Memory, fashion, culture and collage play major conceptual roles in Lorna Simpson's delicate paper works.
Her portraits of African American women capture the multi-layered influences behind an image and an identity. Although her female figures appear as effortless as they are elegant, Simpson's works suggest the crafting of a woman's self is as carefully constructed as her paper depictions.
Barbara K 001, 2009. Graphite, ink, and watercolor
Now on view at the Aspen Art Museum, "Lorna Simpson: Works on Paper" displays Simpson's drawings and collages, a point of departure for the photography and video-centric artist.
Although Simpson's medium changes, her work's message remains consistent, ruthlessly examining the impact of culture and memory upon multiracial identity. "The implication is that there are many narratives about race available, all of them conditional and subjective, created by the pressures of personal experience, interpretation and memory," Holland Cotter said of Simpson's 2011 photography exhibition.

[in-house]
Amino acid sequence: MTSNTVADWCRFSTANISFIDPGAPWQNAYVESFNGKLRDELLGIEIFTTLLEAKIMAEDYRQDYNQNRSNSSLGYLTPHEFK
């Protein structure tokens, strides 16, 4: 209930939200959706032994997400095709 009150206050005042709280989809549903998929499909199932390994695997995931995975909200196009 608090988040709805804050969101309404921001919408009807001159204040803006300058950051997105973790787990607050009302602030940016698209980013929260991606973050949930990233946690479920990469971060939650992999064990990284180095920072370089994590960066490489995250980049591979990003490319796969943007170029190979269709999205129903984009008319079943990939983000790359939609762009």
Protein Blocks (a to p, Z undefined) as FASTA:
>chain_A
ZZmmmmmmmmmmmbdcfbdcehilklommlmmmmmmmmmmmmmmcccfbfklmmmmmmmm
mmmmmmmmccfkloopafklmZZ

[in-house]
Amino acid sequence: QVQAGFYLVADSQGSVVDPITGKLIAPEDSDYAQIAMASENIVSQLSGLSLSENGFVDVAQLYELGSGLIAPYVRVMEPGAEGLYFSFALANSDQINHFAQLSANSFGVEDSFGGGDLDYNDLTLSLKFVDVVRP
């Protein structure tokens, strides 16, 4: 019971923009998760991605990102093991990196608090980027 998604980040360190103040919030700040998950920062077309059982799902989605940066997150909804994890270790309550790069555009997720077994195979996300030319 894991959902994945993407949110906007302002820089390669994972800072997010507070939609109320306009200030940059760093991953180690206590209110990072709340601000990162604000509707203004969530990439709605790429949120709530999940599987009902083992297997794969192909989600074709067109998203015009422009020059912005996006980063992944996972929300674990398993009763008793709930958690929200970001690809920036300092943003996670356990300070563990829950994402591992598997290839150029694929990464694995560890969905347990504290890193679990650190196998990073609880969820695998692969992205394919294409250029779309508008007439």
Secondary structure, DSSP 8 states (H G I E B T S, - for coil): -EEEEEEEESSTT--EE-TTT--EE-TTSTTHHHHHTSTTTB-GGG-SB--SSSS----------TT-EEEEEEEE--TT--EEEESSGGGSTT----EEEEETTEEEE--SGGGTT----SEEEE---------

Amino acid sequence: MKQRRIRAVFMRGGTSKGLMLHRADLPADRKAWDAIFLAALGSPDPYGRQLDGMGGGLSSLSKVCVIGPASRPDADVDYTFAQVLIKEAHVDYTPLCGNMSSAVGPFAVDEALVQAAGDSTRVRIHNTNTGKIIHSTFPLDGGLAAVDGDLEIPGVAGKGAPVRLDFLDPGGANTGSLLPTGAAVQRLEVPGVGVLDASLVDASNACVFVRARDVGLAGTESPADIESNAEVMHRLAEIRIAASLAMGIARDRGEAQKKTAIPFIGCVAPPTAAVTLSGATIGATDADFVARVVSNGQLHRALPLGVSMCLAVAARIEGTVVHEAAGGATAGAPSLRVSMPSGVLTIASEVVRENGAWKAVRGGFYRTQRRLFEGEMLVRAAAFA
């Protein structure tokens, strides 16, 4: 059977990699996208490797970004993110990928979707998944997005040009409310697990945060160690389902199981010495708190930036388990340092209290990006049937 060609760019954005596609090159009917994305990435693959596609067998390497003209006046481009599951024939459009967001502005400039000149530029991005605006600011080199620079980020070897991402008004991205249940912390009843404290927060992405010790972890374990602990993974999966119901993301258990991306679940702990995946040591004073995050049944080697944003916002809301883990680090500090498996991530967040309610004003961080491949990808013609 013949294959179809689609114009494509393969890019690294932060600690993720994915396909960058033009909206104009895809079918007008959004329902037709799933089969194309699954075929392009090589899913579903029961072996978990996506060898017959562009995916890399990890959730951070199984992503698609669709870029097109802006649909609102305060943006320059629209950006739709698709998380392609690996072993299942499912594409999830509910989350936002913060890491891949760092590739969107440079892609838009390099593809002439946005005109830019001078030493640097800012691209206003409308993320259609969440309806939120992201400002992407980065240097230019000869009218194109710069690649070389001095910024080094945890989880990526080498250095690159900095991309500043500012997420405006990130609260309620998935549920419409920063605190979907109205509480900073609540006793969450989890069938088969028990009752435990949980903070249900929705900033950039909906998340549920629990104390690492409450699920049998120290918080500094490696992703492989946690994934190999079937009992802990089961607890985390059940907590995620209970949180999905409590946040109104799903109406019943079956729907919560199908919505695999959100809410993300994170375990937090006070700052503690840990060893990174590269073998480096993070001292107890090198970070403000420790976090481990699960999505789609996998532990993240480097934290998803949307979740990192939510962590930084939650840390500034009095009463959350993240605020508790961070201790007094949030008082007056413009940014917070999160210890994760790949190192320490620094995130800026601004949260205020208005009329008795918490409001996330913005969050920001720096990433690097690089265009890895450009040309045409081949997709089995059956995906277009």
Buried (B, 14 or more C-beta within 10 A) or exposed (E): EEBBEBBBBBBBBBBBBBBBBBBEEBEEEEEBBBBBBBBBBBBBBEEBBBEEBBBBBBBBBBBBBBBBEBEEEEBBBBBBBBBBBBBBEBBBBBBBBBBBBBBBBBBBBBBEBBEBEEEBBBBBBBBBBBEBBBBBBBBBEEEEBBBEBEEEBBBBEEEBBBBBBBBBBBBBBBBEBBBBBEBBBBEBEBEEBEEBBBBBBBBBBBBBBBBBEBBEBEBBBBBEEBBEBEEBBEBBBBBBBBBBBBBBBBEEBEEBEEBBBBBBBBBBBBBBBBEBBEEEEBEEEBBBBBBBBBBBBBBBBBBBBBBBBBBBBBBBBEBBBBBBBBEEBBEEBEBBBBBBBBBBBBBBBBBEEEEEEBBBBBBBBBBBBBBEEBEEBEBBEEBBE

Gold Head N, 2011. Ink and embossing powder on paper
It's a refreshing change to see the noted photographer translate her visions to the modes of drawing and collage. But it's not surprising, give the fact that throughout her career Simpson has expressed a willingness to experiment with different media:
"My practice as an artist does not work out of a single viewpoint of photographic practice. I experiment with many different mediums for the sake of coming to experience different processes," she explained in an interview with Aperture. "Conceptually, I enjoy working in different mediums -- outside my comfort zone and range of experience -- and how that exploration expands the content of my work."
Redhead, 2011. Collage and ink on paper
Overall, "Works on Paper" presents fashion-savvy women floating on a blank paper background without context. The women operate almost as paper dolls for adults, their subconscious aesthetic choices contributing to their overall identity. The exhibition will be on view until September 22. Scroll through a selection of Simpson's works and leave your thoughts in the comments.
And not attached, 2011. Collage and ink on paper